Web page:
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Editorial: Obama, Dems must raise the gas tax

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  • 12/27 New York Times
    Published Saturday, December 27, 2008, by the New York Times Editorial The Gas Tax President-elect Barack Obama and the Democrats in Congress seem to have a
    Message 1 of 1 , Jan 1 11:59 AM
      Published Saturday, December 27, 2008, by the New York Times

      Editorial

      The Gas Tax

      President-elect Barack Obama and the Democrats in Congress seem to
      have a clear vision of the auto industry they think the country needs.
      It must be financially self-sufficient. It also must be capable of
      producing highly fuel-efficient, next-generation vehicles that can
      help the nation cope with climate change and finite supplies of oil.

      Yet for all the conditions attached to it, the multibillion-dollar aid
      package for Detroit's carmakers approved by the White House (with Mr.
      Obama's support) fails to address one crucial question: Who will buy
      all the fuel-efficient cars that Detroit carmakers are supposed to
      make?

      The danger is that too few will, especially if gasoline prices remain
      low. Therefore, it might be time for the president-elect and Congress
      to think seriously about imposing a gas tax or similar levy to keep
      gas prices up after the economy recovers from recession.

      Americans did not buy enormous gas guzzlers just because Detroit
      marketed them relentlessly. They bought them because they wanted big
      cars -- and because gas was cheap. If gas stays cheap, Americans would
      be less inclined to squeeze their families into a lithe fuel-efficient
      alternative.

      Furthermore, even if the government managed to convert General Motors,
      Chrysler and Ford to the cause of energy efficiency, cheap gas could
      open the door for a competitor -- Toyota, perhaps? -- to take over the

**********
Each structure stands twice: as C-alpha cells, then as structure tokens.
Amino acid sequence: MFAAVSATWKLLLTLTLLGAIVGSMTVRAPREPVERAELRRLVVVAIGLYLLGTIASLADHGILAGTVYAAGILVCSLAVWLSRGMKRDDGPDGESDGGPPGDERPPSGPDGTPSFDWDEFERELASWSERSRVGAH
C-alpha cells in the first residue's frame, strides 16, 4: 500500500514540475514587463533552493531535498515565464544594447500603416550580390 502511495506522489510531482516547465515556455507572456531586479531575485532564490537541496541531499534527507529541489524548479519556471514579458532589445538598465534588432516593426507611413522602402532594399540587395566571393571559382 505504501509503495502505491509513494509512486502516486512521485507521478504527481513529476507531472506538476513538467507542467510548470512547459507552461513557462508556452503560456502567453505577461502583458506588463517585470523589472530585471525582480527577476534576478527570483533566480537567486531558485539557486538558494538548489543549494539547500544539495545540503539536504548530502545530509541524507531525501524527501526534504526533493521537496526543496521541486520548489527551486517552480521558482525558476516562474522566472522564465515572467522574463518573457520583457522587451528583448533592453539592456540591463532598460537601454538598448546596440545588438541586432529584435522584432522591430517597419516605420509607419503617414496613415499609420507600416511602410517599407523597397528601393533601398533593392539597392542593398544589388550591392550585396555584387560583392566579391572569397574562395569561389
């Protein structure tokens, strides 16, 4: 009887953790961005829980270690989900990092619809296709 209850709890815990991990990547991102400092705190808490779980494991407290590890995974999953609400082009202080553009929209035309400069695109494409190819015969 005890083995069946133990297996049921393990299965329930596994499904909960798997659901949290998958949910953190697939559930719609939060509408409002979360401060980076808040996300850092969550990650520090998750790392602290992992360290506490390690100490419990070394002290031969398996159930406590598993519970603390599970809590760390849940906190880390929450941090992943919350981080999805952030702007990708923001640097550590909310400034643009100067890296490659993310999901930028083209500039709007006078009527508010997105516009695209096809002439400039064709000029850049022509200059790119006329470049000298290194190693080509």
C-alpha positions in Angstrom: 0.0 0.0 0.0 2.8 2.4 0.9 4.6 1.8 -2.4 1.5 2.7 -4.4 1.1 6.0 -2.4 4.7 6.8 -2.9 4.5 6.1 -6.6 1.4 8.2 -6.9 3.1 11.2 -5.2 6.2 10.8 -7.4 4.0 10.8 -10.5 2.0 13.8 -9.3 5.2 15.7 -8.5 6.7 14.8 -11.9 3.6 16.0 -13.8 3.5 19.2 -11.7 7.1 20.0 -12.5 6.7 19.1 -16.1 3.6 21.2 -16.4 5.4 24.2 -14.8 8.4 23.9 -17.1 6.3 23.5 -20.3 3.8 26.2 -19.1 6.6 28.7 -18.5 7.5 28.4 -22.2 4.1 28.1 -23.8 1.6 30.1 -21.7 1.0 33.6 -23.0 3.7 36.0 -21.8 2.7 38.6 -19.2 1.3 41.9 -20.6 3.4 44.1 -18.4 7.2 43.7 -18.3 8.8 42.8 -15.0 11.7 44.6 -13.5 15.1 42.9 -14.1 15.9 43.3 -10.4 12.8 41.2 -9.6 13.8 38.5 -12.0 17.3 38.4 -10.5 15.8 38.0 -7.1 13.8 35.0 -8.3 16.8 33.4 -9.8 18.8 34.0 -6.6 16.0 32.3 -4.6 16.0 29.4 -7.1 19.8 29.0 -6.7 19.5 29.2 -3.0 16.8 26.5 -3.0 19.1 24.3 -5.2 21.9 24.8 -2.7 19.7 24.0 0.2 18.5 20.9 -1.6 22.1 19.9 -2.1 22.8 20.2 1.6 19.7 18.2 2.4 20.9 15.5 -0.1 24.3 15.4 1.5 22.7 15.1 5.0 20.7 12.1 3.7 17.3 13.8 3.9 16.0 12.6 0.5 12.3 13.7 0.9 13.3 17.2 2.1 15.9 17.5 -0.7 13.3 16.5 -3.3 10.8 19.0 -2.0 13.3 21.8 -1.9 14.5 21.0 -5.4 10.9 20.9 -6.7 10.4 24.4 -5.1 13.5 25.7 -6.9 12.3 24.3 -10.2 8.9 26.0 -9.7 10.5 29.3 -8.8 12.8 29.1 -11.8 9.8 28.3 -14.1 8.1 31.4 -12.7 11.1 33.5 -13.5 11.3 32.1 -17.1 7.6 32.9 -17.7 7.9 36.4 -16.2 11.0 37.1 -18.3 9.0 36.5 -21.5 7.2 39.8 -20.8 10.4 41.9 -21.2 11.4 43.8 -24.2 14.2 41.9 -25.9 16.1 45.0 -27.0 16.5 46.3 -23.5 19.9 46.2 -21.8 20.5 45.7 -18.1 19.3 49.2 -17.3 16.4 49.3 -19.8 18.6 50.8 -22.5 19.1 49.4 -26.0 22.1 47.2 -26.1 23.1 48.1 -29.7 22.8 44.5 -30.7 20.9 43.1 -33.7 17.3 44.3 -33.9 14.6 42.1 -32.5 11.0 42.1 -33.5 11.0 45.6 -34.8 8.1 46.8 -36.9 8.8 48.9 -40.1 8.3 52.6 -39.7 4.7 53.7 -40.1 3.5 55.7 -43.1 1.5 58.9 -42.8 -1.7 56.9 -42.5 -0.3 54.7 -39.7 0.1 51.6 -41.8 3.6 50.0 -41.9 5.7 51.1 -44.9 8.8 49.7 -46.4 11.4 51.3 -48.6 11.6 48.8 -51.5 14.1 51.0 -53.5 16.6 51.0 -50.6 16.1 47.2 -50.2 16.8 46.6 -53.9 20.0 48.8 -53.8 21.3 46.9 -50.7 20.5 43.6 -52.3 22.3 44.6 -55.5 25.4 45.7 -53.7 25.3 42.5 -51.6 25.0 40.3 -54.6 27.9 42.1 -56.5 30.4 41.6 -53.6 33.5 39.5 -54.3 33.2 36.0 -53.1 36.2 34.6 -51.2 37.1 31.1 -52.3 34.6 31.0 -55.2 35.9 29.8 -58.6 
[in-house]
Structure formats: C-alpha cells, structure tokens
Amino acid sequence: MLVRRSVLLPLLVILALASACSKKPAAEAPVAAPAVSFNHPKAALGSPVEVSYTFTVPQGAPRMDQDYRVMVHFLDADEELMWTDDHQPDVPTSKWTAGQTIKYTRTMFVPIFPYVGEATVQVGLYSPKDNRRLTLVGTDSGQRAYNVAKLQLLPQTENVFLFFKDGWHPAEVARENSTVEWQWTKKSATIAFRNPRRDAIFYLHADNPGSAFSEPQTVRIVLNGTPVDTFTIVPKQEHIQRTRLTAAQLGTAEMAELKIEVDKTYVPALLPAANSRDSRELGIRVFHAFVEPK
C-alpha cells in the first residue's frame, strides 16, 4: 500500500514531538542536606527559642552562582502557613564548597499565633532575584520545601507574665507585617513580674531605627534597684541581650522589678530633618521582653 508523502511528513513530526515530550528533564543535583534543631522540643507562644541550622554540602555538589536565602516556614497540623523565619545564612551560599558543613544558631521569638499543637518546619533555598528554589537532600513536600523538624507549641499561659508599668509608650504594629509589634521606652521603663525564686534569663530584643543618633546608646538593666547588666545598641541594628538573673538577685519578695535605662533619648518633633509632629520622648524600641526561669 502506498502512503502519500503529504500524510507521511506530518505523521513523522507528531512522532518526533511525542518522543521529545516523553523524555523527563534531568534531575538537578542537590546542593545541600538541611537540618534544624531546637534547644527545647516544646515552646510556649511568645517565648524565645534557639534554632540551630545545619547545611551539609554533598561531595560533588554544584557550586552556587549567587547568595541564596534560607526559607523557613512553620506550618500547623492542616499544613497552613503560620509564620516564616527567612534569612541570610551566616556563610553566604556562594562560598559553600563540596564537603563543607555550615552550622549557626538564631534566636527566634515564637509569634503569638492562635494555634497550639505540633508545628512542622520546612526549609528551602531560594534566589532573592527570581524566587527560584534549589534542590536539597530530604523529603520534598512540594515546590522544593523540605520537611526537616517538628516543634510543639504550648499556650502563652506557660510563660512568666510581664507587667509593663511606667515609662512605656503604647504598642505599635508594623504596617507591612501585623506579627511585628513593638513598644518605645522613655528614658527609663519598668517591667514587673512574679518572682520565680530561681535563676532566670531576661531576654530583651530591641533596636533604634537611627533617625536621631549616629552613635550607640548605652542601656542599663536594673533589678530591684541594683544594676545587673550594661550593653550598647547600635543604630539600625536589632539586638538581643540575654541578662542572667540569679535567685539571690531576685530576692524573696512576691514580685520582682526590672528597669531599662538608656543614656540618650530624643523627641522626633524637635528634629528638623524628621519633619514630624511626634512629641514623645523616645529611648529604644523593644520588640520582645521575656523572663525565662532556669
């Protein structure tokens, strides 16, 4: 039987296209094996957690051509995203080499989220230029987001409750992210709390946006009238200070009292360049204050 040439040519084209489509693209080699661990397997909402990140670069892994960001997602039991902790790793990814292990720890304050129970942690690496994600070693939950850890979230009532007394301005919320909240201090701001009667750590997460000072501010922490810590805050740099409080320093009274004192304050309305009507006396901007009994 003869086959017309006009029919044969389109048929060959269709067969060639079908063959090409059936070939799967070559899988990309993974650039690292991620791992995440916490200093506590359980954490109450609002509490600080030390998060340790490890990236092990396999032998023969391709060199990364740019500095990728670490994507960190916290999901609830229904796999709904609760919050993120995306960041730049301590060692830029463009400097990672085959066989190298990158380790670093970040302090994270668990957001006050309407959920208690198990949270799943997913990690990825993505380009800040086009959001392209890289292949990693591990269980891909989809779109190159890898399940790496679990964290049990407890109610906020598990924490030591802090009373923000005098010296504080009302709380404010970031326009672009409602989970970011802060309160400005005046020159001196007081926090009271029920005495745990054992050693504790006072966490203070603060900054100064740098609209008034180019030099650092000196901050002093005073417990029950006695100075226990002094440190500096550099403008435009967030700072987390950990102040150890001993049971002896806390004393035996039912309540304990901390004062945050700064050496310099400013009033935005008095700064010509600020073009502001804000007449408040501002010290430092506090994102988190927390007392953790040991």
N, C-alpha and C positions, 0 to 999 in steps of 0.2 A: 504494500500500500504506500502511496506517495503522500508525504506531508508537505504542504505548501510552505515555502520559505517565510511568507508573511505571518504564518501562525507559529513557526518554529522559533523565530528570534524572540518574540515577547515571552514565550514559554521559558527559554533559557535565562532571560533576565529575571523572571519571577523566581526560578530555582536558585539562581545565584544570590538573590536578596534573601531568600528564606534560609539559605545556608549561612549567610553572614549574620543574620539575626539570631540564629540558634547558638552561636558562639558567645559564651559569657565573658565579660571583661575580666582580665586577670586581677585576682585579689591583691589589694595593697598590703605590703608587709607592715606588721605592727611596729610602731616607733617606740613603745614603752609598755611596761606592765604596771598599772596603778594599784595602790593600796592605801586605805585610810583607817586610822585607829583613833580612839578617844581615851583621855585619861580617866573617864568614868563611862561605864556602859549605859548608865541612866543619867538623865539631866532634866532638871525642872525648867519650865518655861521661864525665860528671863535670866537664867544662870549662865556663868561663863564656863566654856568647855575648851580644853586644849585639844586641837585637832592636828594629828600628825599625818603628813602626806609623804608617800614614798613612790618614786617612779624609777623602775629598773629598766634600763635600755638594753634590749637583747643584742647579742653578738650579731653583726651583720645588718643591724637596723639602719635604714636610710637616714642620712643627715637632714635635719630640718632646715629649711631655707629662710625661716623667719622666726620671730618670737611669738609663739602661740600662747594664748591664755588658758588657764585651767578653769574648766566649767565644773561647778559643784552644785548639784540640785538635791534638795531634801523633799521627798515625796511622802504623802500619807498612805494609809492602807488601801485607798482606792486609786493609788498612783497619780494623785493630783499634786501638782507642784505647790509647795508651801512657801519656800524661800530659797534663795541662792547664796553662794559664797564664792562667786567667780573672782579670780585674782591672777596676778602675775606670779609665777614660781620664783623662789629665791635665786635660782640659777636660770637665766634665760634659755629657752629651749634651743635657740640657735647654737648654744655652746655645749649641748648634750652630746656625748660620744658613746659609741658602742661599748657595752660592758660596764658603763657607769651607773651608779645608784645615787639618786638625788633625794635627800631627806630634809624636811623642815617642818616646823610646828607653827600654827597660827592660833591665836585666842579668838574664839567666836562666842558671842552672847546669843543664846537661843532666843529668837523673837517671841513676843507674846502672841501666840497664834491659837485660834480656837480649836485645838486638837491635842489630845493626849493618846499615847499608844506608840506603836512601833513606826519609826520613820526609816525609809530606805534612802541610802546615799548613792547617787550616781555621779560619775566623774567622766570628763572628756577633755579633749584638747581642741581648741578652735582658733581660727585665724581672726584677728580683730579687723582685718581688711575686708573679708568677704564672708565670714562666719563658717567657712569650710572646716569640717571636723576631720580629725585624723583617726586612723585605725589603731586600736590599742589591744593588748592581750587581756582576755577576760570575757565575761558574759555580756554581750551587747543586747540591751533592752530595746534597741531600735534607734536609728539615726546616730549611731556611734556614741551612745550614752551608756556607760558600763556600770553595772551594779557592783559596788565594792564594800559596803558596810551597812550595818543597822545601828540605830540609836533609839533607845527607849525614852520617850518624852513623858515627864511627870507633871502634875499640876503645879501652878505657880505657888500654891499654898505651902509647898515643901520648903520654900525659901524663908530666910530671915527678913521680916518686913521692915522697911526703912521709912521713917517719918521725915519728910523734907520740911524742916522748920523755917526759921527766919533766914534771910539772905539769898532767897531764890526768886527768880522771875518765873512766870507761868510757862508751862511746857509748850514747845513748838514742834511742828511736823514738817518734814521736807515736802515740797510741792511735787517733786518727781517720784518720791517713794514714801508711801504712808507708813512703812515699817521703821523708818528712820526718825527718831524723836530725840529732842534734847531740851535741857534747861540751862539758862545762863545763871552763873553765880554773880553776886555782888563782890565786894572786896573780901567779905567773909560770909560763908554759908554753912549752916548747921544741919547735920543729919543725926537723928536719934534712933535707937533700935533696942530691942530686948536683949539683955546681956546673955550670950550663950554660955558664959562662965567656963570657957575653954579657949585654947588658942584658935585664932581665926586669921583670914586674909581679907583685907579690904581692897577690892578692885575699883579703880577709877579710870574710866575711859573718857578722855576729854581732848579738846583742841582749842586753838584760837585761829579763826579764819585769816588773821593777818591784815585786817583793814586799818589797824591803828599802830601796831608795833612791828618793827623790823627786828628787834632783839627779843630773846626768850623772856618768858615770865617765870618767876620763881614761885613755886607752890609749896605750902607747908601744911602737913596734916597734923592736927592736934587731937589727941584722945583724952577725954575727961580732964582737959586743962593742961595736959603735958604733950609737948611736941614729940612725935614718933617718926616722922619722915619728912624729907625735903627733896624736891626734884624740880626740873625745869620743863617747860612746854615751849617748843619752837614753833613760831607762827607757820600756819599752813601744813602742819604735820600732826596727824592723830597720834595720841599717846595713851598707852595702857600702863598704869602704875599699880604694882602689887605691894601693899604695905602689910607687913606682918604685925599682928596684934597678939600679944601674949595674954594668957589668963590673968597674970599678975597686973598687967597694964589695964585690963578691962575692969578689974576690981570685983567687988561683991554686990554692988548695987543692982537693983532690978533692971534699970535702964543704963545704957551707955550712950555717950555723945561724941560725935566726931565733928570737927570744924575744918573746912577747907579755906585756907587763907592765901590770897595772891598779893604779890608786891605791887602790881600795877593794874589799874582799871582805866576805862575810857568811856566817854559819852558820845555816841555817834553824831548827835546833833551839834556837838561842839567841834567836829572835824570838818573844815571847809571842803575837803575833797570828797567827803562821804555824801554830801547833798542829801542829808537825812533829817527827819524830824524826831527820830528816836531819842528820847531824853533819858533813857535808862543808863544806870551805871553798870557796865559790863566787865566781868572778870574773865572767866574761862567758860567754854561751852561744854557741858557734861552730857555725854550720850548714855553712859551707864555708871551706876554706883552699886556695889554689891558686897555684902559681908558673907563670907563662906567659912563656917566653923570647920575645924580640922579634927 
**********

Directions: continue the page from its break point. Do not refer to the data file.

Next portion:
lucrative market for gas-chuggers, leaving Detroit's automakers eating
      dust once again.

      Americans have flirted with fuel-efficient cars before only to jilt
      them when gas prices fell. In the late 1970s, for instance, they
      spurned light trucks as gas prices doubled. But as gas prices declined
      between 1981 and 2005, the market share of sport-utility vehicles,
      pickups, vans and the like jumped from 16 percent to 61 percent of
      vehicle sales in the United States.

      The recent infatuation with the Toyota Prius and other fuel-efficient
      cars could well come to a similar end. It took a gallon of gas at
      $4.10 to push the share of light trucks down to 45 percent in July.
      But as gasoline plummeted back to $1.60 a gallon, their share inched
      back up to 49 percent of auto sales in November.

      There are several ways to tax gas. One would be to devise a variable
      consumption tax in such a way that a gallon of unleaded gasoline at
      the pump would never go below a floor of $4 or $5 (in 2008 dollars),
      fluctuating to accommodate changing oil prices and other costs. Robert
      Lawrence, an economist at Harvard, proposes a variable tariff on
      imported oil to achieve the same effect and also to stimulate the
      development of domestic energy sources.

      In both cases, the fuel taxes could be offset with tax credits to
      protect vulnerable segments of the population.

      While oil prices are all but sure to rise again as the world emerges
      from recession, further tempering consumption with a gas tax would
      both slow the rise in the price of crude and steer more revenue from
      energy consumption to the United States budget, rather than that of
      oil-exporting countries.

      A bitter recession is not the most opportune time to ratchet up the
      price of energy. But if the Obama administration is to meet its twin
      objectives of reducing the nation's dependence on foreign oil and
      cutting its emissions of greenhouse gases, it needs to start thinking
      now about mechanisms to curb the nation's demand for energy when the
      economy emerges from recession in the future.

      This also would serve as a signal to American automakers and American
      drivers that the era of cheap gasoline is not going to last.
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